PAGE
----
Anyone who knows me will tell you I struggle with nuance.  Different people have different ways of expressing this: two of my friends describe me as a typical Capricorn, I’ve been called an “angry bumblebee,” “strident,” and “ideologically rigid” by some of my best friends.  They aren’t exaggerating! I’m capable of nuance, especially when talking about my own experiences, but when I see good things said about the sex industry without any mention of the bad, my internal alarm starts screeching.

Which makes me a really weird pick to review Jacqueline Frances’ (AKA Jacq the Stripper) celebration of strippers, Striptastic!, right?

Something Beautiful You Can Truly Bone: Prostitution For Partnership on Mad Men

TOTAL SPOILER ALERT. If you watch Mad Men but haven’t seen Sunday’s episode yet, you’ve been warned. But the whole wide internet has been talking about this episode all week, so we don’t really know how you don’t know. Despite this being Friday, Charlotte and I couldn’t possible expect you all to get along without hearing what Tits and Sass had to say about “The Other Woman.”

Bubbles: Along with the smoking, racism, Beatles references, and plastic raincoats, the subordinate place of women in the workplace and the home is one of the ways Mad Men reminds viewers it’s set in the Sixties. Last Sunday’s episode, “The Other Woman,” gave each female lead gender-related obstacles: Peggy Olson was thwarted in her efforts to be recognized professionally, Megan Draper had to assert her independence within marriage, and Joan Harris confronted her treatment as an asset to be used to win an account.

Joan turned/was turned out for one very expensive trick in this episode when she agreed to sleep with a sleazy Jaguar dealer—thought to have a crucial say in whether the agency would land the account, and willing to booty call- blackmail the firm —in exchange for a partnership stake in Sterling Cooper Draper Pryce (Harris? Holloway?). The act was revealed in an effective, emotionally manipulative bit of story structure. First we think she didn’t go, as Don Draper stops by her apartment to tell her that 1) he wasn’t in on the partners’ decision to extend the offer to her and 2) it wasn’t worth it (I hoped she’d just look at him and say “I’m not your damn mother, Don,” instead of giving him that maternal “good boy!” pat on the cheek). But then in cutaways, we see he came by after the deal was done. My first reaction was mild panic as I thought “Oh, no, I hope this doesn’t mean she misses out on the payday!” It would be like getting ripped off by a customer/client. And then I thought “Boy, when Sal wouldn’t bang the closet case from Lucky Strike, they didn’t offer him shit, and then they just canned his ass.”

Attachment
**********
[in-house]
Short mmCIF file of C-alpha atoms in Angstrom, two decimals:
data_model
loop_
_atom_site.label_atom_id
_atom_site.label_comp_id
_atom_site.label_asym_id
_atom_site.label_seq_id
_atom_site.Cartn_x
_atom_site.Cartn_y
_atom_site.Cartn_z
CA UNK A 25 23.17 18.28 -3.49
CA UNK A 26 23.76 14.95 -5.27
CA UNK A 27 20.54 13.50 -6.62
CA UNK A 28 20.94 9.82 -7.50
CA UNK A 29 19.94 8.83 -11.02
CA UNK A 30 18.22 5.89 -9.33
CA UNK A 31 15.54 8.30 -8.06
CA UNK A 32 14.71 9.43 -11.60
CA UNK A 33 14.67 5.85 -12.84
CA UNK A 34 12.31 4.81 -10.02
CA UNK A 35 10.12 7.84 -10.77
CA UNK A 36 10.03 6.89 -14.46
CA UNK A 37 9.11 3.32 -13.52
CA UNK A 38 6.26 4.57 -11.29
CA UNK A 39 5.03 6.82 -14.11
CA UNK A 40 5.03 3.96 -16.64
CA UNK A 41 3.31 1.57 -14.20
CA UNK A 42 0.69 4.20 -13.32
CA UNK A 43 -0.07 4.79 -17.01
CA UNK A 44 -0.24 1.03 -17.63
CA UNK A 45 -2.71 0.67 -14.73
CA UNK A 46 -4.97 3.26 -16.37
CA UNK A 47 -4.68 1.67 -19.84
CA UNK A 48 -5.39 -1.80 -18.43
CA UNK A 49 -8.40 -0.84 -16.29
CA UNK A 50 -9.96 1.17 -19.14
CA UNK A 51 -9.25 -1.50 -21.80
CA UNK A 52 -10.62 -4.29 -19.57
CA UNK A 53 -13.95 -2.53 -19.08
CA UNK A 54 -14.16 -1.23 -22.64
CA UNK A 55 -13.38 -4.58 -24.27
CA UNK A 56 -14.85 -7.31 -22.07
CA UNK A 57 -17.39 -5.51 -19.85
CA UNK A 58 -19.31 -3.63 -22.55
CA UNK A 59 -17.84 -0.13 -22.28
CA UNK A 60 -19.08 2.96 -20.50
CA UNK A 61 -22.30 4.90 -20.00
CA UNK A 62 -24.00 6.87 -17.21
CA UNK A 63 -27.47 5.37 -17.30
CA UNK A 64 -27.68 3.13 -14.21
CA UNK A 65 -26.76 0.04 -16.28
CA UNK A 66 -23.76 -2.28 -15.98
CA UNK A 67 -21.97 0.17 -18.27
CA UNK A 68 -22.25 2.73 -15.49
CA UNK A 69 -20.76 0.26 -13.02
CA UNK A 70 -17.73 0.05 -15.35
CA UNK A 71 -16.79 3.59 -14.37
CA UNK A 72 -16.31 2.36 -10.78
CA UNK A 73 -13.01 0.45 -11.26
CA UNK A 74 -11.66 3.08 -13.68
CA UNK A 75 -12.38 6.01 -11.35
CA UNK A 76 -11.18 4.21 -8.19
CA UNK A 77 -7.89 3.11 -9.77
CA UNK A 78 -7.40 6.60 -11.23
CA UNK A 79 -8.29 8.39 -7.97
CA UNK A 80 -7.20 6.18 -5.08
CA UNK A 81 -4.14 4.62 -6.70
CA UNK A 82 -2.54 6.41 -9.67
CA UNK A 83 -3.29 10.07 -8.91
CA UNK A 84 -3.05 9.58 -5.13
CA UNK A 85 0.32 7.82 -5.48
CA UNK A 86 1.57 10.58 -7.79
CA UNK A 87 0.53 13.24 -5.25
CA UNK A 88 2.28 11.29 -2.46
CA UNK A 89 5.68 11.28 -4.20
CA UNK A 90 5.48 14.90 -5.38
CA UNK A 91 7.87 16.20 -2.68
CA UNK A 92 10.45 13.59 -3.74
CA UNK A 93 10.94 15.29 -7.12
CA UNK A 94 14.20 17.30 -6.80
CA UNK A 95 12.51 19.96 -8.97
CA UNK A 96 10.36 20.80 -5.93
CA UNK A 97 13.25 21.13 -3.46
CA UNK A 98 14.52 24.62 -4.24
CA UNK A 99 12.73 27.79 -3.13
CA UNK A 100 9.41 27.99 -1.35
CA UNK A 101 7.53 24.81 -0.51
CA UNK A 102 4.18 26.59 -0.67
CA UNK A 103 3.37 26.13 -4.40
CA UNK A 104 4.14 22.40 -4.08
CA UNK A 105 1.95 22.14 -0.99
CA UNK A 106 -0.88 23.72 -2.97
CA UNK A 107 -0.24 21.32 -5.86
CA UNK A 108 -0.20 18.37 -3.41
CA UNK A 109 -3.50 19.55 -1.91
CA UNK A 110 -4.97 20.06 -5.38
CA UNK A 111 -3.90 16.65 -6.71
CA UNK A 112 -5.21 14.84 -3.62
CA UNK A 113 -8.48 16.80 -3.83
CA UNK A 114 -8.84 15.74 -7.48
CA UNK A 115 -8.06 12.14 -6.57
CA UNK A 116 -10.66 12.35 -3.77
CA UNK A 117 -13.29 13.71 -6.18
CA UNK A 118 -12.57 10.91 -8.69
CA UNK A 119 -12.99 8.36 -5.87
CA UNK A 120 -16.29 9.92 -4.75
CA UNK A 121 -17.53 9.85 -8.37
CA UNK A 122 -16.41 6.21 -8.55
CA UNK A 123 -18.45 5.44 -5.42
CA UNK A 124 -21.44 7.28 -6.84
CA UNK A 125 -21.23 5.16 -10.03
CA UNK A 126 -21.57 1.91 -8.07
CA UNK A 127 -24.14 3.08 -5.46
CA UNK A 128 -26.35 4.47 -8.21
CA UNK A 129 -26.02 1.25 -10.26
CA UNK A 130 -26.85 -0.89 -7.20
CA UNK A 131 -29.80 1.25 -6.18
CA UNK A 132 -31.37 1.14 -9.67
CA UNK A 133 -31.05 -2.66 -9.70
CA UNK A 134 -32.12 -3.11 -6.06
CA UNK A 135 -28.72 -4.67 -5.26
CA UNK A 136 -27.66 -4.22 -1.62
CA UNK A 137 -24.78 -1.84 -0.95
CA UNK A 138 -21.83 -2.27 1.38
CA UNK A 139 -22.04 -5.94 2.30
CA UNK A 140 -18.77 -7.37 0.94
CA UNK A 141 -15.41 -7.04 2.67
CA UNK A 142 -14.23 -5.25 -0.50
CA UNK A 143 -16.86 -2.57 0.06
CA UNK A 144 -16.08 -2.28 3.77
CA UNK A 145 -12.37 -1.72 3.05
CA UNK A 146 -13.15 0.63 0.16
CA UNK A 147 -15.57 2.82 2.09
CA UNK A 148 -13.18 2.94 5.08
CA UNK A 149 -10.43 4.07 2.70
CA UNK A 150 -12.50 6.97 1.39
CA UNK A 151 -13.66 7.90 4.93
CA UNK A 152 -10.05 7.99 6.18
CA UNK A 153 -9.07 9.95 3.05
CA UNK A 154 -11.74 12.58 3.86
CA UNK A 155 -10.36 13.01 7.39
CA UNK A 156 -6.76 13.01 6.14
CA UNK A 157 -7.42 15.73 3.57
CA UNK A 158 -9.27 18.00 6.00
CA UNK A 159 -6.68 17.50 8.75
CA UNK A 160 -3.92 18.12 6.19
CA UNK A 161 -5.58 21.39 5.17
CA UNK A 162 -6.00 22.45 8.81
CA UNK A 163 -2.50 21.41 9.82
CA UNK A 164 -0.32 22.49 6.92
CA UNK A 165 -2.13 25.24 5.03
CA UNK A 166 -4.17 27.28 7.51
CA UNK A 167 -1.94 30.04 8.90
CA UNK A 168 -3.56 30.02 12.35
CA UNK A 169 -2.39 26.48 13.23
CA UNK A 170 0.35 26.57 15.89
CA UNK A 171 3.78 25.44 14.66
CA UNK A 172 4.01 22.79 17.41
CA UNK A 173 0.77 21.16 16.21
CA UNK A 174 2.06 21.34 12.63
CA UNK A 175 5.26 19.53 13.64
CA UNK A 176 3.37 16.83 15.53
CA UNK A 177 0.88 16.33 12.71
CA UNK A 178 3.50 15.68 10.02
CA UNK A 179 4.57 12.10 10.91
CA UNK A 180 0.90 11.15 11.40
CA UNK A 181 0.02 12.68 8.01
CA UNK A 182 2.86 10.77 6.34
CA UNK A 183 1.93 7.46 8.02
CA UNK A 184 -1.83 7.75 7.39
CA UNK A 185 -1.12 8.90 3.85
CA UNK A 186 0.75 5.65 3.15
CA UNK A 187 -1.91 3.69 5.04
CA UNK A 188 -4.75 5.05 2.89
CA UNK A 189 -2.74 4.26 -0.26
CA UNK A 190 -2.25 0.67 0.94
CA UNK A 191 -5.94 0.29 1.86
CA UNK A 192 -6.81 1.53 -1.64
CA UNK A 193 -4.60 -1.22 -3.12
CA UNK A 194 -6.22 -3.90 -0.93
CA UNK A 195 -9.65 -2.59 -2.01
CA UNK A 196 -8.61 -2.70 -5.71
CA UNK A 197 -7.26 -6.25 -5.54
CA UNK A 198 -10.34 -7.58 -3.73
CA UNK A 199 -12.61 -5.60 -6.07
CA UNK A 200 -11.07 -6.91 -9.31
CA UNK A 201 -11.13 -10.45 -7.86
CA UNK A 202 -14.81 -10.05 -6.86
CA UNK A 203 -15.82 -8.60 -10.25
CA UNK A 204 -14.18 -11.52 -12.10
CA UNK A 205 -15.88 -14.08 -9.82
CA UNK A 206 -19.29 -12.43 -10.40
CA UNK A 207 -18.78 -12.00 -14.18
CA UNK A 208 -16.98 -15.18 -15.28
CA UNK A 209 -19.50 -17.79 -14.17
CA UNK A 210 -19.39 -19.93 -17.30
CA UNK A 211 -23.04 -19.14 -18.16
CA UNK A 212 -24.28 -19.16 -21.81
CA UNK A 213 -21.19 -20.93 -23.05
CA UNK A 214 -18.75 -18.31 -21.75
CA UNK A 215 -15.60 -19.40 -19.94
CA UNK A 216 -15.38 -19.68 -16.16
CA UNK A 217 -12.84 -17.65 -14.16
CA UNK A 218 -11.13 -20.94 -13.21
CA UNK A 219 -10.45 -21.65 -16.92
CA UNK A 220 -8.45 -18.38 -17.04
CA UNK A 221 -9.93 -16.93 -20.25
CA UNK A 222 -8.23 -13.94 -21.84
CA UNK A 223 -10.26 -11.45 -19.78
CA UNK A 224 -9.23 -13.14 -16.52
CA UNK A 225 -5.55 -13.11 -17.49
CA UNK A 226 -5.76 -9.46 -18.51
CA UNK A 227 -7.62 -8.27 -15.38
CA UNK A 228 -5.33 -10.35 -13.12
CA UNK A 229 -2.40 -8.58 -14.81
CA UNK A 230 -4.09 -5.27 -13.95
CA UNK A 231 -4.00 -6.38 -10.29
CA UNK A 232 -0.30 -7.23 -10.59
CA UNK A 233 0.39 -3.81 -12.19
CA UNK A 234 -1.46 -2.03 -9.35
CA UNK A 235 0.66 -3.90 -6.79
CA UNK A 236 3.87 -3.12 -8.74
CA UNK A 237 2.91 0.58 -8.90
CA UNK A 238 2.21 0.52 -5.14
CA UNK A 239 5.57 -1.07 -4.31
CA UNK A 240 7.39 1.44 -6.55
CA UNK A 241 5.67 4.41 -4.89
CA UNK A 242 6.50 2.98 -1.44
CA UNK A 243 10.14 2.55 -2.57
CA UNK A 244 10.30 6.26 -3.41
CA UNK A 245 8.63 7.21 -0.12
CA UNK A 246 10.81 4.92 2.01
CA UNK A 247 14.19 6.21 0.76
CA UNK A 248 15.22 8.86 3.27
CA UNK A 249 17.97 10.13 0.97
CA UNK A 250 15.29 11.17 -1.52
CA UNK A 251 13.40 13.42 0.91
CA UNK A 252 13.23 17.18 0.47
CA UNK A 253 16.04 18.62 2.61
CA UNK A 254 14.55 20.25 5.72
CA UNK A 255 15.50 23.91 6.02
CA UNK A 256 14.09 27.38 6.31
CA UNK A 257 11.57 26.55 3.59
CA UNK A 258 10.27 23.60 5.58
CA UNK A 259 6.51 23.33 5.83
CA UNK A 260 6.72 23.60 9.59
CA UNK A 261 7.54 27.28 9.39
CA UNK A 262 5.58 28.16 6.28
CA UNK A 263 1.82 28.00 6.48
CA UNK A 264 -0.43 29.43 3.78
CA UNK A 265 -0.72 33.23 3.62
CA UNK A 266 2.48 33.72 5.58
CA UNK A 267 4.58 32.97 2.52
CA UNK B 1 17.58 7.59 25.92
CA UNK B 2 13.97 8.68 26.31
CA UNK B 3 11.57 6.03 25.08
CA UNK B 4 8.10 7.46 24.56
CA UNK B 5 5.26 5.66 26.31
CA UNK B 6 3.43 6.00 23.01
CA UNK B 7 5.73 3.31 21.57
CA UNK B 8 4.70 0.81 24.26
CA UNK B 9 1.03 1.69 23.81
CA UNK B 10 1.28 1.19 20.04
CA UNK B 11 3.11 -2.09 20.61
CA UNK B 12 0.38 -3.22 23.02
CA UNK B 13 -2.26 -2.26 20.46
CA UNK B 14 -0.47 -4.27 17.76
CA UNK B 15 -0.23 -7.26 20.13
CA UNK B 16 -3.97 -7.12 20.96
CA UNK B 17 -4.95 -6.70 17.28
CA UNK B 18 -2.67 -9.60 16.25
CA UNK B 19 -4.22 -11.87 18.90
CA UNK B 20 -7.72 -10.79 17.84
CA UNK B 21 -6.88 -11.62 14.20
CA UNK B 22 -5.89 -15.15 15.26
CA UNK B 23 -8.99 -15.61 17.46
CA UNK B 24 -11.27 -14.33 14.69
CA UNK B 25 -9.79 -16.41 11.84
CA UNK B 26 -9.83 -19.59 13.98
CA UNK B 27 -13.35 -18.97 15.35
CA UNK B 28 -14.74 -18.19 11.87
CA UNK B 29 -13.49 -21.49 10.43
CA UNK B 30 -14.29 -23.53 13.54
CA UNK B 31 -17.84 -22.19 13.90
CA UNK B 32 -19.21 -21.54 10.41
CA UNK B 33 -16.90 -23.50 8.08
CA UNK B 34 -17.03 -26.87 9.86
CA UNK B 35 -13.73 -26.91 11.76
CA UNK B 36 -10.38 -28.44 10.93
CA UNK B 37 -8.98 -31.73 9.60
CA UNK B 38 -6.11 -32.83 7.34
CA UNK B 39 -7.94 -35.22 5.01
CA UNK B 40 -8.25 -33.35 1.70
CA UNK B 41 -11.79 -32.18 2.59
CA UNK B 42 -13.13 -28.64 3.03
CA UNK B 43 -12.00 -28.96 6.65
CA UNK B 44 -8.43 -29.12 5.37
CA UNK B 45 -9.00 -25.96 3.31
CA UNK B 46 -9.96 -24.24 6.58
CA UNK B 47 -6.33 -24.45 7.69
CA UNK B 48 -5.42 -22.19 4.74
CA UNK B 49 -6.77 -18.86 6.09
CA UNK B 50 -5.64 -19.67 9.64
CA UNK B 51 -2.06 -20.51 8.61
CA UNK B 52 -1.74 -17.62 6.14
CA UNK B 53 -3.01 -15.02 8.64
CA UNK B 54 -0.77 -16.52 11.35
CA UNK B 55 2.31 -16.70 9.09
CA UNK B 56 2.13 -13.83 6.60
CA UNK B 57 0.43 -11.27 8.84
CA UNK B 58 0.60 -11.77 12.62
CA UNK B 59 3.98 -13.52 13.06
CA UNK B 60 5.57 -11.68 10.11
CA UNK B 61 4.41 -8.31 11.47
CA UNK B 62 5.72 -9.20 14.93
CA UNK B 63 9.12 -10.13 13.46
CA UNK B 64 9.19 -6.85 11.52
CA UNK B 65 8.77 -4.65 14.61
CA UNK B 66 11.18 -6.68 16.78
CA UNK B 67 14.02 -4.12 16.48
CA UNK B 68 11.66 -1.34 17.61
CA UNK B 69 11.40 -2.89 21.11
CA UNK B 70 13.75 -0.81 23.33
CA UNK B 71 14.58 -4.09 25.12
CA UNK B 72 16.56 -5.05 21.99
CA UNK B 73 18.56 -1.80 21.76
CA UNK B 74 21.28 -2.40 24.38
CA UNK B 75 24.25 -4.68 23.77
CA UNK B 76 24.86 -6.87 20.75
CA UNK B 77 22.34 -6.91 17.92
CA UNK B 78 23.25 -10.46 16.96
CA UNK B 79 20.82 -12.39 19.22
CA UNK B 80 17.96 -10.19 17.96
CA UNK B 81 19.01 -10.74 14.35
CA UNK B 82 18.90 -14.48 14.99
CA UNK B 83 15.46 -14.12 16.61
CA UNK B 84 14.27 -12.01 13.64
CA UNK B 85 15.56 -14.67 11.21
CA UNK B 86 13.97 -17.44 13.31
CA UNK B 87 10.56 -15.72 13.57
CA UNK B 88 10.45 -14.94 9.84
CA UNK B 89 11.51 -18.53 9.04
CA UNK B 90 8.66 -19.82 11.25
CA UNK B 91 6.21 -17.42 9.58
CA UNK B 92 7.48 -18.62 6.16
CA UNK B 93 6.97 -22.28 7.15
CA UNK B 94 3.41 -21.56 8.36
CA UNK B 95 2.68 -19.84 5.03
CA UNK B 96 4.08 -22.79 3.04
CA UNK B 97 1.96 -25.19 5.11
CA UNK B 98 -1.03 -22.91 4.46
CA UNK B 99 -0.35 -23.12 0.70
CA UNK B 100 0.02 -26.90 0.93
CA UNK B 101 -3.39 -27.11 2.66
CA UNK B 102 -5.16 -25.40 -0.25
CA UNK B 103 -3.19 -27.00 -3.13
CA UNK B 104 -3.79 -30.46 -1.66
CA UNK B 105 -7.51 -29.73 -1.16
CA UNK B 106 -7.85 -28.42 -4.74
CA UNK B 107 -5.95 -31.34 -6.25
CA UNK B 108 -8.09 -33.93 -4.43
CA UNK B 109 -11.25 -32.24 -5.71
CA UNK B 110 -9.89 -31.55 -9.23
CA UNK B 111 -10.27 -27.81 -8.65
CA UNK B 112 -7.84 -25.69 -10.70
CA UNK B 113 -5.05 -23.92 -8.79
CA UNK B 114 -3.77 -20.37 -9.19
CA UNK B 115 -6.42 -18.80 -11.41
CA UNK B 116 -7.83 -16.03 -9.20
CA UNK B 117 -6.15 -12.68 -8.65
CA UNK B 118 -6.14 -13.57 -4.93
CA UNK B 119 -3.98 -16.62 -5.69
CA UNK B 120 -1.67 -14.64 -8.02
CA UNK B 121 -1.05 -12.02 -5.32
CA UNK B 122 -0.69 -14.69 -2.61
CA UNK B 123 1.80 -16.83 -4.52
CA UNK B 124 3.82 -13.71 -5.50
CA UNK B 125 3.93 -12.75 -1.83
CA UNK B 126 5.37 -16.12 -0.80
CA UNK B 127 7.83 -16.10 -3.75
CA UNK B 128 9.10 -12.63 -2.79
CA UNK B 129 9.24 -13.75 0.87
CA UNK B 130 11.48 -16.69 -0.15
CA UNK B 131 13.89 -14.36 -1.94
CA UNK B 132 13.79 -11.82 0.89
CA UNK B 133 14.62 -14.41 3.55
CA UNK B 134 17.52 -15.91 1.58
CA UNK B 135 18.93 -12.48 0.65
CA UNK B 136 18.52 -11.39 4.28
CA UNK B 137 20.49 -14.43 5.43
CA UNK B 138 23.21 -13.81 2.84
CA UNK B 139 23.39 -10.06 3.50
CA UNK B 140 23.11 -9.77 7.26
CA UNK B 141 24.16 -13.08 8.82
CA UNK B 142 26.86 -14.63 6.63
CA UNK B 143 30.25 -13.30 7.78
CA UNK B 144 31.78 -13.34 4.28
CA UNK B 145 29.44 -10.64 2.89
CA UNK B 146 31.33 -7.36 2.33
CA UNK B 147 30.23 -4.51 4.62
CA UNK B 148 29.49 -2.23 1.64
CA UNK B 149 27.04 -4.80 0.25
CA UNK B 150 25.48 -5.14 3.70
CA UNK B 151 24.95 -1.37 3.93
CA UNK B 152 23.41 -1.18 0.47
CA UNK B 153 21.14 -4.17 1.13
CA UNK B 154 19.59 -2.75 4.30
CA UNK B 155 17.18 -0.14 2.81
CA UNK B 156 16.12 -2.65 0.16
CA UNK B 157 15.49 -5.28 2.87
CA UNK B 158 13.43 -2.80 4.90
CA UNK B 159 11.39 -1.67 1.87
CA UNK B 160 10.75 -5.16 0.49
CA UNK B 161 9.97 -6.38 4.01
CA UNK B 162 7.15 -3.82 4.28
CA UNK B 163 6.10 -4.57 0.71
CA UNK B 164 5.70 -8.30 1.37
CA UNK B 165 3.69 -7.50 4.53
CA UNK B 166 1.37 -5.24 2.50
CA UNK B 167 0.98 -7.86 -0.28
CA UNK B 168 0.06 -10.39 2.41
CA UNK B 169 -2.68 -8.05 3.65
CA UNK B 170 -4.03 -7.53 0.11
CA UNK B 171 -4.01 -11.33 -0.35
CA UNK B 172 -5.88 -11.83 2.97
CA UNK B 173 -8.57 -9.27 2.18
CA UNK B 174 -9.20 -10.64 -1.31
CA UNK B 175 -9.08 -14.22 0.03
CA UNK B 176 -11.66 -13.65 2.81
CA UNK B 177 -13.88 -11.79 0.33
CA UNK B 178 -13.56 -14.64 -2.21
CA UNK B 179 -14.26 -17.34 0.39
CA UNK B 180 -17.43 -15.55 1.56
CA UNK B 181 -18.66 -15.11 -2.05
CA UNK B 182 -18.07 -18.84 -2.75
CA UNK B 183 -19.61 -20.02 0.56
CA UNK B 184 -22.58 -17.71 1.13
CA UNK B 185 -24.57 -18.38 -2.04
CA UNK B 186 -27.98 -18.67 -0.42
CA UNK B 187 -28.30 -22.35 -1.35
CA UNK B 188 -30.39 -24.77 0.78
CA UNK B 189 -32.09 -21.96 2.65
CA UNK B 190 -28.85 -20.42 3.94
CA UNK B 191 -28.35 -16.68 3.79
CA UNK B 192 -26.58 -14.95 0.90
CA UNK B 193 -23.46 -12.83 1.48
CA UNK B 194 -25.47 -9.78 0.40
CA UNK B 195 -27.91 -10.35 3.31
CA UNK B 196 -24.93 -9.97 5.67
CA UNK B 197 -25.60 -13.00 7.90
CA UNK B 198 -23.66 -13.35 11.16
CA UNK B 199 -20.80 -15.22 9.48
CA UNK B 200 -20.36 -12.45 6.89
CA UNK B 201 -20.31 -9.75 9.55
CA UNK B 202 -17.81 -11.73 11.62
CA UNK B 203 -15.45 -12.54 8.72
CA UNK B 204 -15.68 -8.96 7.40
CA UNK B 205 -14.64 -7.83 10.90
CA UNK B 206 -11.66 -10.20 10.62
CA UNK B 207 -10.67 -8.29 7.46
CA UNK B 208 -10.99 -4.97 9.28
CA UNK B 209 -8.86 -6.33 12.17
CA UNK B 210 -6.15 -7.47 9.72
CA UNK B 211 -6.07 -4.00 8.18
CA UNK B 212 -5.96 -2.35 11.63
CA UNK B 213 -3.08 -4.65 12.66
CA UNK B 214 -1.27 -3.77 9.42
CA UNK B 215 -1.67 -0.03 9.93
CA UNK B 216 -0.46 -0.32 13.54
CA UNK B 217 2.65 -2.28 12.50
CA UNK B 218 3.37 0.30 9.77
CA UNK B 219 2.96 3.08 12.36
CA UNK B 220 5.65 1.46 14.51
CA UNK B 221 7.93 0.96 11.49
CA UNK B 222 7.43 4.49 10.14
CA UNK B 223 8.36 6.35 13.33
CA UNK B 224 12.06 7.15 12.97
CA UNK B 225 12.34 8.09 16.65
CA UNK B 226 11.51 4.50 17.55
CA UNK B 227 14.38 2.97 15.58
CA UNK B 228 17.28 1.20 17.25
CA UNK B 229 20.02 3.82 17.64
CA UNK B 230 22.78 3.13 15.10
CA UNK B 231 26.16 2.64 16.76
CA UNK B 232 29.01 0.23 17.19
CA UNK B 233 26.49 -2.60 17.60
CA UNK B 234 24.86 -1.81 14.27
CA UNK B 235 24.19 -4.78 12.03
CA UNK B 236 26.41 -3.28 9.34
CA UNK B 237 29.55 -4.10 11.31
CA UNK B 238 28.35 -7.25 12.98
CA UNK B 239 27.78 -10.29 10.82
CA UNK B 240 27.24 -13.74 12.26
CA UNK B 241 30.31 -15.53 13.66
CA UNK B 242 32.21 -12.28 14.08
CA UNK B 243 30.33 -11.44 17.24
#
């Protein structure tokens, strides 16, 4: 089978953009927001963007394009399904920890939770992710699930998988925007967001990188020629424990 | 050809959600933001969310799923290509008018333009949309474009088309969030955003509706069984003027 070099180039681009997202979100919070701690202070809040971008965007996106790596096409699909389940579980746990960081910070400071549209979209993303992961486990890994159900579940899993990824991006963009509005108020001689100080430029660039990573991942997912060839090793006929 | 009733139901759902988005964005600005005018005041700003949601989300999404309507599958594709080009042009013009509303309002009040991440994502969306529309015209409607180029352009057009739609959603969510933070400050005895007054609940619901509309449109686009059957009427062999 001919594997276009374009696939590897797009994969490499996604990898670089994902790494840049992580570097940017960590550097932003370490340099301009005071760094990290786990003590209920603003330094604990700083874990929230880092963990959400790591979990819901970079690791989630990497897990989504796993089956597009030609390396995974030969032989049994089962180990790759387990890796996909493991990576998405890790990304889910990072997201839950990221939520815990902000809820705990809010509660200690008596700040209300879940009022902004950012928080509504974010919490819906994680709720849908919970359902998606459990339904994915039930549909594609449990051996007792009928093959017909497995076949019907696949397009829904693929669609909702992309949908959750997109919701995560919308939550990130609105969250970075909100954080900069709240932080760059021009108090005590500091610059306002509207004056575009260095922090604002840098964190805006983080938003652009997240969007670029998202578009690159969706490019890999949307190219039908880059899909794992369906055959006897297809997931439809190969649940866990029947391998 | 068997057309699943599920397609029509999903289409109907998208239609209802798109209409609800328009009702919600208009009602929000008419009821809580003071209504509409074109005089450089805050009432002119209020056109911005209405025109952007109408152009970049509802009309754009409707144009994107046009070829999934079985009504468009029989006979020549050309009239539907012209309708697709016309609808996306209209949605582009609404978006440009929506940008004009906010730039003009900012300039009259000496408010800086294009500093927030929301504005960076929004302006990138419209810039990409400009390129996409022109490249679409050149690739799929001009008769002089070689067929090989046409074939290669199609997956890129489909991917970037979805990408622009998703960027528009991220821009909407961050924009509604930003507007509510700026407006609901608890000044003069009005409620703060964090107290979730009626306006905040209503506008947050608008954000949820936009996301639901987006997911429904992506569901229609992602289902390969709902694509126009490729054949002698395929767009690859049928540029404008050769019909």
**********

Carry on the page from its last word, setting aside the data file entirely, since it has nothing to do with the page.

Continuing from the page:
But Joan went through with it and grabbed the brass ring of partnership, which in my opinion is as much of a happy ending as we’re likely to see on this show. Opinions in the weird world of television recapping varied widely, though, and give us a great opportunity to look at some of the tropes that get trotted out whenever people talk about prostitution. Woman’s bodies don’t just belong to their inhabitants, after all. They’re for everyone to have an opinion about! Starting with their value.